The way I see it, Defected had all of these hit records circulating and then suddenly the label that houses them all is throwing a party. People must have been like, 'oh I definitely want to go and check that out?'
Around 2003 dance music fell off the face of the earth as far as the majors were concerned. Radio stopped playing it, they wanted to play bands. They thought bands had much more longevity. They sold albums. They thought it was much more serious music, whereas dance music was about one-hit wonders. But it wasn't: people didn’t appreciate how social the genre was. Collectively the dance music community was just as powerful, but radio decided it didn't want to play dance music, and so at Defected we had to find alternative ways to promote our releases and promote our artists. So we decided to come up with a concept in which we were able to do that.
We did the Defected In The House compilations and the byproduct of that was us touring and hosting Defected In The House parties. But that wasn't always that easy. For instance, we had a hit with Roger Sanchez's "Another Chance," which was a big record in the UK. But in 2000, when we had our residency at Pacha with Ministry, Sanchez had a party at El Divino. It wasn’t easy to get him to leave El Divino because they paid him good money for exclusivity. We'd come across those sorts of situations on a regular basis.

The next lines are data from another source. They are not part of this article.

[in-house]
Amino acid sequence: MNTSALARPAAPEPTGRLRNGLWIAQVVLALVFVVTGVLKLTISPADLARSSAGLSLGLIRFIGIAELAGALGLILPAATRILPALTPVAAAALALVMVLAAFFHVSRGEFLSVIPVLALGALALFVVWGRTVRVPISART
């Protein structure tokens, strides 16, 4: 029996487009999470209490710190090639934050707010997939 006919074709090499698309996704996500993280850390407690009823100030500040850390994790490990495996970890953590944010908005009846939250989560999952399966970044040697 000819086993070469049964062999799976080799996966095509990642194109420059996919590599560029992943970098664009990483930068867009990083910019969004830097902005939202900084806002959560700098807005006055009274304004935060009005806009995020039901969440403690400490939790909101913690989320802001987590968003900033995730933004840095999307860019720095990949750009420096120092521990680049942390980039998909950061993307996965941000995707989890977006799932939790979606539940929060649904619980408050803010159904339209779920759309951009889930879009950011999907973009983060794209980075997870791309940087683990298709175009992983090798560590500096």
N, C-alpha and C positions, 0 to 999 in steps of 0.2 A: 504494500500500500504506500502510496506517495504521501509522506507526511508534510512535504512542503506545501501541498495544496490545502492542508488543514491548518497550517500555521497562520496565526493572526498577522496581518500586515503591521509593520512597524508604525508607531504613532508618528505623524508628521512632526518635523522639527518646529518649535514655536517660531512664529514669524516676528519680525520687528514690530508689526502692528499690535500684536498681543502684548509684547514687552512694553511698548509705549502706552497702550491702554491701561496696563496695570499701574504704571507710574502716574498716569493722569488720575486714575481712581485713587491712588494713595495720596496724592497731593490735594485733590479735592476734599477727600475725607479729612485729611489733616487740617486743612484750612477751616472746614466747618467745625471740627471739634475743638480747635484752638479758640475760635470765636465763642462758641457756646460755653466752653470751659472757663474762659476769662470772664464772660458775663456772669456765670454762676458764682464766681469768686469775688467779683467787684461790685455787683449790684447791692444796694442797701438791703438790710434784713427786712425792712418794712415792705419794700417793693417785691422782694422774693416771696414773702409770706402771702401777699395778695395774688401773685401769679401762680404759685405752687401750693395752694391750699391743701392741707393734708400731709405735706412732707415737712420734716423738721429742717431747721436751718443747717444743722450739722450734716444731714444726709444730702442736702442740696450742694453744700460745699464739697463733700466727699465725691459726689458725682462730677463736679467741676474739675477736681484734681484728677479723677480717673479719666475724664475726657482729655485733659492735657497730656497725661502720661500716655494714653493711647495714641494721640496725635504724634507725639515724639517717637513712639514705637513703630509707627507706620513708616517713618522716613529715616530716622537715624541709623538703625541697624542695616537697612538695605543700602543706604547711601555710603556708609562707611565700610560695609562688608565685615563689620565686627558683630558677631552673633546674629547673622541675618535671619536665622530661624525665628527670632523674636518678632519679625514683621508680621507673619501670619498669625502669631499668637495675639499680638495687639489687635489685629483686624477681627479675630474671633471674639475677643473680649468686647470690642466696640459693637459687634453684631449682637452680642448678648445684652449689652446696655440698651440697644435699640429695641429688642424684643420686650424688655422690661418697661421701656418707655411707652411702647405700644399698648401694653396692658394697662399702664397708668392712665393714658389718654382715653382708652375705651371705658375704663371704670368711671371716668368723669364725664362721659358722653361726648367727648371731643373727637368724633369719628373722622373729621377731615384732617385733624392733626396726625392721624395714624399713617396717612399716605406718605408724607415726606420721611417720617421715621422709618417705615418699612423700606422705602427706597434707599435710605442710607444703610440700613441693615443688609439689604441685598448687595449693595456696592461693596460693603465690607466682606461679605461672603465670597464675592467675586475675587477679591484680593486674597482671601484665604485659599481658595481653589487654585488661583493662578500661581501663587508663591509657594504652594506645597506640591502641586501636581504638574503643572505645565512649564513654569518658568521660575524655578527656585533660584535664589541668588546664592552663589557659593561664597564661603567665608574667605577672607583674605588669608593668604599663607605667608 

We worked really hard to create and increase the profiles of particular artists, so every now and again we asked a favour from them to perform at our events. We've been involved with some people at very early stages in their careers, like The Martinez Brothers played for us at Pacha six years ago. Dixon played for us at Pacha around the same time. And that's in amongst your Bob Sinclairs and Martin Solveigs.
Defected at Booom! attracts quite a young crowd. Was that the same at El Divino?
No, it was older.
Was it mostly British?
No, it was really cosmopolitan. I think mainly because of the DJs that we were booking and also I think house music was much more universal then, much more cosmopolitan.
And then in 2005 you moved to Pacha. Right? Do you remember your first party?
No. [Laughs]. I should do really. I remember the closing parties much more vividly than I do the opening parties. I think because the opening parties, you're just so frantic. It's always last minute, there's always stuff going wrong. The opening parties are much more stressful.
Running a residency at Pacha must've meant a big step up in organisation.